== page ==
The first study describing a 3D in vitro organoid model of RTT derived from hiPSCs was performed by Mellios and colleagues [95]. In this report, the authors used an RTT hiPSC line carrying a single nucleotide substitution (missense mutation, 316C > T) in the MDB domain, a RTT hiPSC line carrying a single nucleotide deletion (frameshift 705delG) in the TRD domain, and neural progenitors derived from hiPSCs harboring a MeCP2 shRNA insert (shMeCP2), which resulted in significant reduction in MeCP2 expression. This seminal study used for the first time a 3D organoid model to test whether MeCP2 could have a regulatory impact during neurogenesis and further neuronal differentiation. hiPSC lines were first induced towards the neuroectoderm by following the dual-SMAD inhibition protocol. After 5 weeks of differentiation, brain organoids derived from the RTT cell lines revealed an increased ventricular area, with decreased ventricle wall thickness, suggesting an increased number of neural progenitors (NPs) when compared with the isogenic control. Moreover, the dendritic marker MAP2 and the early neuronal marker DCX were observed to be reduced at both protein and mRNA expression levels in RTT organoids, while PAX6, an NP marker, was enriched in the RTT-derived neural cells. More importantly, the authors also observed reduced cell migration distances for the RTT organoids, with cells mostly remaining in the PAX6+ proliferative/ventricular zone. Importantly, these observations were only possible due to the use of the 3D organoid system, which allowed the recapitulation and visualization of distinct self-organizing cell layers reminiscent of in vivo development of the human cortex. Moreover, in this pioneering work a reduced expression of the interneuron specification factor DLX1 was also observed. Additionally, the GABAergic interneuron marker somatostatin (STT) was also found to be reduced in RTT organoids. The authors concluded that RTT organoids showed impairments in neurogenesis and reduced dendritic complexity. Simultaneously, this RTT organoid model exhibited two up-regulated microRNAs, miR-199 and miR-214, which have an indirect role in the regulation of the ERK and AKT signaling pathways, and subsequently, in the neuronal differentiation process. This indicates that MeCP2 mutations may have a strong impact on miRNA-mediated pathways, which then impact neurogenesis and neural differentiation [95].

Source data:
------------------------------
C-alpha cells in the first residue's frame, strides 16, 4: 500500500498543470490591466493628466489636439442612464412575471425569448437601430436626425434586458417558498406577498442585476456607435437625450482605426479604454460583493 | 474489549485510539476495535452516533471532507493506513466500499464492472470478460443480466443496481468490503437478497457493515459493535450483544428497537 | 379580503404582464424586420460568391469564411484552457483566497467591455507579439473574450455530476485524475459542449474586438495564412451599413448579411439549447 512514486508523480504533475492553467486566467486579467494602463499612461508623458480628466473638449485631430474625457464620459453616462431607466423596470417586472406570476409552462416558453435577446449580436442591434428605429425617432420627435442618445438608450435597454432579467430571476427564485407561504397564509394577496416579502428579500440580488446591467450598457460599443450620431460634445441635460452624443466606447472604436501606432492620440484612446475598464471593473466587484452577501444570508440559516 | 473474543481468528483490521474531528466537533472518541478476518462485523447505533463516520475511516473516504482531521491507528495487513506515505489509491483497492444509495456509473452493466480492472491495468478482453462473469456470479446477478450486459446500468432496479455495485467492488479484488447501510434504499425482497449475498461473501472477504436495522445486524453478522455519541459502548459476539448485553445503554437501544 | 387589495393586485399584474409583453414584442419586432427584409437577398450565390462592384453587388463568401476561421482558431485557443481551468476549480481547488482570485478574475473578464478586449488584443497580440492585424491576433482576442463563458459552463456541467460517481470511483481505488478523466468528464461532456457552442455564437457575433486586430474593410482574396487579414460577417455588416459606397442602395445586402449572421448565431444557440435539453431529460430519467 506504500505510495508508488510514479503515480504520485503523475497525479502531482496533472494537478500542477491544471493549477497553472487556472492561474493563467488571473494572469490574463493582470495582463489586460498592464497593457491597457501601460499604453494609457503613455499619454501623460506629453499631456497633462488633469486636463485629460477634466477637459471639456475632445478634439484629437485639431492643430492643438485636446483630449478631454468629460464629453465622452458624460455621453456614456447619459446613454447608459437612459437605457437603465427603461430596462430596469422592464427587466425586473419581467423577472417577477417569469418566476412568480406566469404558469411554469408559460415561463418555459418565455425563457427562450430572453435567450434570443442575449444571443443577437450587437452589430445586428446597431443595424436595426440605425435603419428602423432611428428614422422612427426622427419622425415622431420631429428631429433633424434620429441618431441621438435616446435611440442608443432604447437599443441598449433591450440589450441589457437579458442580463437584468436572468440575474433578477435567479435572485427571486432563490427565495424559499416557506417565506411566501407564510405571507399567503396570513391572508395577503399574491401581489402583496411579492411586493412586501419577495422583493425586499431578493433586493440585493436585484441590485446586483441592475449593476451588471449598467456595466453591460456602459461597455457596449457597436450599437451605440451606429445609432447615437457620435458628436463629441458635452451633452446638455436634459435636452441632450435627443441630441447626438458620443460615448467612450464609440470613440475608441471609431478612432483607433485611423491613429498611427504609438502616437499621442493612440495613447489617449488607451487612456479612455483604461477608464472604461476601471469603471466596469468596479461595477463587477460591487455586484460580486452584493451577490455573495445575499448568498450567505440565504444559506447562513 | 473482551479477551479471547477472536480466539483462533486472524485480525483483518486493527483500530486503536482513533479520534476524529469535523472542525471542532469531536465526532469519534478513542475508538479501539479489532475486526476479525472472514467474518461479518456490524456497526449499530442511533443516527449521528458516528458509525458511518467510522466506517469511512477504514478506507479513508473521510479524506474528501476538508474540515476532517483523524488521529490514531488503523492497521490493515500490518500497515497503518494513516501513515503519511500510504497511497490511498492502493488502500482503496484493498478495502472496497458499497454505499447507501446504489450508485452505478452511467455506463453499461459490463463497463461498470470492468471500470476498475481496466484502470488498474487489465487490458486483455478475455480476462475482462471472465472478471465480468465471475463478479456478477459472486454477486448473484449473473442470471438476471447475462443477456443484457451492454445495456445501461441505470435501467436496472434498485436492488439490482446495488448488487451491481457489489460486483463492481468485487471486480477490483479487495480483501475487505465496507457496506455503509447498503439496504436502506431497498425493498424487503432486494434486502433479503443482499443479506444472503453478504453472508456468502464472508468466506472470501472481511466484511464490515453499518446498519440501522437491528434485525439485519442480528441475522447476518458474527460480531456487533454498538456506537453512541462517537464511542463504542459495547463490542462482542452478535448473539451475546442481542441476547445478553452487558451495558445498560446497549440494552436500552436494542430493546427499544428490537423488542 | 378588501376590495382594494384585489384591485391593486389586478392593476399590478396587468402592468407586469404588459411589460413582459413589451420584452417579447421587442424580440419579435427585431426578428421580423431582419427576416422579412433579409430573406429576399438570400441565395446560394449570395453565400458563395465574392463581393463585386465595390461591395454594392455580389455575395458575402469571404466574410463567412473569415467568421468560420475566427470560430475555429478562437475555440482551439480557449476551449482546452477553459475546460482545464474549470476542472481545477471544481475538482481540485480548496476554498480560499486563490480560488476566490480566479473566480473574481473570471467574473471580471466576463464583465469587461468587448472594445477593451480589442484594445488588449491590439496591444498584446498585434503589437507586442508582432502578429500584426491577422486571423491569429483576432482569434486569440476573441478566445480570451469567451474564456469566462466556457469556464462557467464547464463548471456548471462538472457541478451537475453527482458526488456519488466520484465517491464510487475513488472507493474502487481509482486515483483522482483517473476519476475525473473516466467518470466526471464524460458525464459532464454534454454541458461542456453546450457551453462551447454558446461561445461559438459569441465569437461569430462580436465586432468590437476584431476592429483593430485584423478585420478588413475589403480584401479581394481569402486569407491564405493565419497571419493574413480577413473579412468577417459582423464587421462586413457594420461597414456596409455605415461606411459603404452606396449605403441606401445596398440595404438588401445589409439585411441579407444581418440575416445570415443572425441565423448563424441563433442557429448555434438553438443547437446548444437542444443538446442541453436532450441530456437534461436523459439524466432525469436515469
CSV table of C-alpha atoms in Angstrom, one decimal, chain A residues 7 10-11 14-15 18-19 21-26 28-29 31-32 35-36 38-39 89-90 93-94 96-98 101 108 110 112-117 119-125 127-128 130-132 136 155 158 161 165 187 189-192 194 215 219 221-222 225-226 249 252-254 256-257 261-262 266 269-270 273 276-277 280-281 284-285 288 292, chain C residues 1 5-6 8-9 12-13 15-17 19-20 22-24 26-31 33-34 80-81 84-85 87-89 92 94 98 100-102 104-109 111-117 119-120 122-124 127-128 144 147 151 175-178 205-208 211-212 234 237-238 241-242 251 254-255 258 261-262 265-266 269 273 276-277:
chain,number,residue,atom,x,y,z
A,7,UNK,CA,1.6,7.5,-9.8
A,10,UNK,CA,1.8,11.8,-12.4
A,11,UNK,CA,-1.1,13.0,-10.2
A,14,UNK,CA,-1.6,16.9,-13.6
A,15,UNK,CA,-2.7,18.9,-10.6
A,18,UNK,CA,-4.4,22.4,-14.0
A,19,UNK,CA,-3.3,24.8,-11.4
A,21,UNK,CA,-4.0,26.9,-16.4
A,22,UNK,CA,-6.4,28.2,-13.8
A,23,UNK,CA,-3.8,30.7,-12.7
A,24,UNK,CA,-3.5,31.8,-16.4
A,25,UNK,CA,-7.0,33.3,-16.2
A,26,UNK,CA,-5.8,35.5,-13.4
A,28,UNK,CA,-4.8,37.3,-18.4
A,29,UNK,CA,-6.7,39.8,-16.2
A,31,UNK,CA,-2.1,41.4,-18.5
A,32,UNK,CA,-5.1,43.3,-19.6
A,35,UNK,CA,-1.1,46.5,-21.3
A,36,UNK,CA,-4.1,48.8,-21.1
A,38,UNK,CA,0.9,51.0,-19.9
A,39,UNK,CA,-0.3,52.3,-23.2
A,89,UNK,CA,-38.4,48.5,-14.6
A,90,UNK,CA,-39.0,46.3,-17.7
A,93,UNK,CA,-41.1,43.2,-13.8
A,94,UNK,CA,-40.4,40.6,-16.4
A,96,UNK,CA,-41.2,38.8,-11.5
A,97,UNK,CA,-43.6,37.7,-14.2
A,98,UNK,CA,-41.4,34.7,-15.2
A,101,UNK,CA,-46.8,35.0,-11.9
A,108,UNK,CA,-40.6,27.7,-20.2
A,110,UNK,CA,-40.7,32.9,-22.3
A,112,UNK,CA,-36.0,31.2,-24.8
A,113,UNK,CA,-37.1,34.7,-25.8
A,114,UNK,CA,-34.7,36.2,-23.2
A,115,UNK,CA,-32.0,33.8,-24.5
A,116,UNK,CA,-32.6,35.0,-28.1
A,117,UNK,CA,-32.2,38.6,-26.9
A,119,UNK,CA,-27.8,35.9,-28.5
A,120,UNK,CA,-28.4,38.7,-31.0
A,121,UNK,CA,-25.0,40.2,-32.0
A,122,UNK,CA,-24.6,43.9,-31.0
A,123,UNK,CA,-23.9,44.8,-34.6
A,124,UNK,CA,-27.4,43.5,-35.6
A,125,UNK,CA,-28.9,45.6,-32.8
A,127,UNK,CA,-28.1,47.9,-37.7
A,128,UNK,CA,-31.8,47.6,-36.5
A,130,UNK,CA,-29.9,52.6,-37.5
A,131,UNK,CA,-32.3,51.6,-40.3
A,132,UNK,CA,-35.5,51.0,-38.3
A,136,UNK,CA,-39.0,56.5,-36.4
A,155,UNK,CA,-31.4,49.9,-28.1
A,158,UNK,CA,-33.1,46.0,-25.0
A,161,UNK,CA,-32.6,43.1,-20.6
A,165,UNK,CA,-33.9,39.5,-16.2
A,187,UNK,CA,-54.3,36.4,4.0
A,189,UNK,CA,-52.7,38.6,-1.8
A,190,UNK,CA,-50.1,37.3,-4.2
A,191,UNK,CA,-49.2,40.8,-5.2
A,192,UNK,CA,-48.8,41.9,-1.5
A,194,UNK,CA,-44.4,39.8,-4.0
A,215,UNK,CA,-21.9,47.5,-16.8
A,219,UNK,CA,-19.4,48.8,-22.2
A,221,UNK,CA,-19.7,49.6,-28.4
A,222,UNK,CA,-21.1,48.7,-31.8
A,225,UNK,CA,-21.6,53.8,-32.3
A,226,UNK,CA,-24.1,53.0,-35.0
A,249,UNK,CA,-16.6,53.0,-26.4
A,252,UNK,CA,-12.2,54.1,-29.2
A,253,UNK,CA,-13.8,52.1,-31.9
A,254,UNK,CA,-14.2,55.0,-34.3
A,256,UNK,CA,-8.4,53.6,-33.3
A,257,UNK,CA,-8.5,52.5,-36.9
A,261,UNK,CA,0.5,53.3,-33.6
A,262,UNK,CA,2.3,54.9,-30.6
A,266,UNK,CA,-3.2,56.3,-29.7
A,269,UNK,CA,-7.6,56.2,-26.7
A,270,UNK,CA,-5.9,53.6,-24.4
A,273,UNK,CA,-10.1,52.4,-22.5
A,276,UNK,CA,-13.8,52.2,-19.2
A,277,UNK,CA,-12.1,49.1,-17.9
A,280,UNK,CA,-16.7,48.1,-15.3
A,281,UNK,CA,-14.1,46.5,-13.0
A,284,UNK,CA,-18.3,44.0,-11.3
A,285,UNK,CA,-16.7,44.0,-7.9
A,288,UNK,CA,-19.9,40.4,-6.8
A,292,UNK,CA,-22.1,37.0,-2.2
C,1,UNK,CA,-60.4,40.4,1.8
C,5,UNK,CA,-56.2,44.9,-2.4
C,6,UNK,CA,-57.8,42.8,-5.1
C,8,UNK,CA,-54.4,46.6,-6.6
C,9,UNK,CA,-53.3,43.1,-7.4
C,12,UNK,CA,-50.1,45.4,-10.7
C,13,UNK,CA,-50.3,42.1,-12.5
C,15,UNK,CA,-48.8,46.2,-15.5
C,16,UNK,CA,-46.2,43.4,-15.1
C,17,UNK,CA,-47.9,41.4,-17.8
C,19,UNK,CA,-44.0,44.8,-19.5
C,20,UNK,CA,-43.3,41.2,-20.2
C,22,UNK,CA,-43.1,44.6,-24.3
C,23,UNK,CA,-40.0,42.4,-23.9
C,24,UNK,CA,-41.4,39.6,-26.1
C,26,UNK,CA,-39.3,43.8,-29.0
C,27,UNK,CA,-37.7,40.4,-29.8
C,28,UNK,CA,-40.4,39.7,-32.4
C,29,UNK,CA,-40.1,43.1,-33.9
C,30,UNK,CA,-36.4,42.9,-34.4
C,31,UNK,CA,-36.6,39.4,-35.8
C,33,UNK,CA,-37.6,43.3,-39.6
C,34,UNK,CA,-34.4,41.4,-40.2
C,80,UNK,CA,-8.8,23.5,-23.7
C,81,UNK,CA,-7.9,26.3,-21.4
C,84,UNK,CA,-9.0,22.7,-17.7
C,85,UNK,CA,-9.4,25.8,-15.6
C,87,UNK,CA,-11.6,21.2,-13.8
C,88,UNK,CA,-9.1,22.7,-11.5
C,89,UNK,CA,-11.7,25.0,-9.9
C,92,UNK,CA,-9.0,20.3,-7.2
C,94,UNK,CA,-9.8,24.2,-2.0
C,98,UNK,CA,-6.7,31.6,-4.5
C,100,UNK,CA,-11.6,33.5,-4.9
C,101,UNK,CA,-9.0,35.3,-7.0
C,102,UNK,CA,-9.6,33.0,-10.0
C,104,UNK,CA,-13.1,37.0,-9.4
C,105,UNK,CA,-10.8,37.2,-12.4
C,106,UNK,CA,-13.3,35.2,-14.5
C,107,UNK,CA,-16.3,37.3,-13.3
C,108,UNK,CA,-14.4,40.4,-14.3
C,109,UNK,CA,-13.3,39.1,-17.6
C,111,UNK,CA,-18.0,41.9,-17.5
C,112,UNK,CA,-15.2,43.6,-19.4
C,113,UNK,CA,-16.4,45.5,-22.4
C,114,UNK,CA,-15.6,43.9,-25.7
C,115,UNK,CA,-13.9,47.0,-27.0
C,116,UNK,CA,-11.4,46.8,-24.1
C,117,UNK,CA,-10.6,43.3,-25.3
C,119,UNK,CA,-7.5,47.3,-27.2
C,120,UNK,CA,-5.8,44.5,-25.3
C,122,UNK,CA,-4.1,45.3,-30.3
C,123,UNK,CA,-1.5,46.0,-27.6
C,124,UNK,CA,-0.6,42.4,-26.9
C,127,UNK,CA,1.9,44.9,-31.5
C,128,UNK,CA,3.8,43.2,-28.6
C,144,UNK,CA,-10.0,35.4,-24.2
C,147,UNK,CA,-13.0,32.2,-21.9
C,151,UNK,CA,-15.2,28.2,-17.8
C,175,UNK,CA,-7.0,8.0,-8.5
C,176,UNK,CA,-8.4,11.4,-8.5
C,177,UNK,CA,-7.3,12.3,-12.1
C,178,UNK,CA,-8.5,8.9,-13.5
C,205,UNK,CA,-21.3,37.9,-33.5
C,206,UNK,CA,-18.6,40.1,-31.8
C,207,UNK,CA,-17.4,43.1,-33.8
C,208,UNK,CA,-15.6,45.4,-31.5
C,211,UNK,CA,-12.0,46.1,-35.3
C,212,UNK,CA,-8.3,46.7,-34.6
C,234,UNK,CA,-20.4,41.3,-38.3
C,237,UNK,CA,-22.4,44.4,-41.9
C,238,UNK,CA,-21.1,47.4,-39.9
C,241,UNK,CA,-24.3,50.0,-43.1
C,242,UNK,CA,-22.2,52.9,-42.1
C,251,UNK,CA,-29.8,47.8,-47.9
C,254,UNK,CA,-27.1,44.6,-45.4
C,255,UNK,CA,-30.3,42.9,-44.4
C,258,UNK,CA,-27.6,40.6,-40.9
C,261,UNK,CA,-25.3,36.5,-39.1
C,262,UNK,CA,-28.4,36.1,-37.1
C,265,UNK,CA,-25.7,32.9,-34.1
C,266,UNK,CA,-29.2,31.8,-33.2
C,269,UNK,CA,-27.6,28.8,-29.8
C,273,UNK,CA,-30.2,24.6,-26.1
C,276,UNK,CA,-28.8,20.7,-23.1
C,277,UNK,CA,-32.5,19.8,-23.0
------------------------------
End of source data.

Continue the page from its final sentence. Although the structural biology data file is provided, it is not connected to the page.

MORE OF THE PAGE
In a more recent work, other authors have also used a protocol for the generation of cortical organoids exhibiting two cortical regions, the MGE and the cortex, which mostly comprise GABAergic and glutamatergic neurons, respectively [83]. In this report, the authors used cortical organoids to screen the effect of the JQ1 compound. Results from single-cell RNA sequencing revealed that MeCP2-R133C region-specific organoids significantly decreased the number of dysregulated genes in both neurons and glia population, after the treatment with JQ1. Moreover, RTT organoids from the MGE region demonstrated up-regulation of genes related with forebrain development, GABAergic interneuron differentiation, and neuronal fate commitment, while in RTT cortical organoids, the JQ1 treatment improved the transcription of genes related with synaptic transmission. In fact, several clusters of different populations were analyzed, revealing, for example, that neuronal cells from RTT organoids restored the aberrant upregulation of two transcription factors, MEF2C and NEUROD2, after treatment with the drug. On the other hand, glial cells from WT-MGE organoids showed a decreased expression of transcription factors controlling immature oligodendrocytes (OL), OLIG2 and MBP, that were upregulated in the MeCP2-R133C organoids [83]. Overall, with the use of this RTT brain organoid model, it was possible to study in detail the role of MeCP2 as a transcriptional regulator in the different neural populations, over different time-points of development and across different regions of the organoids.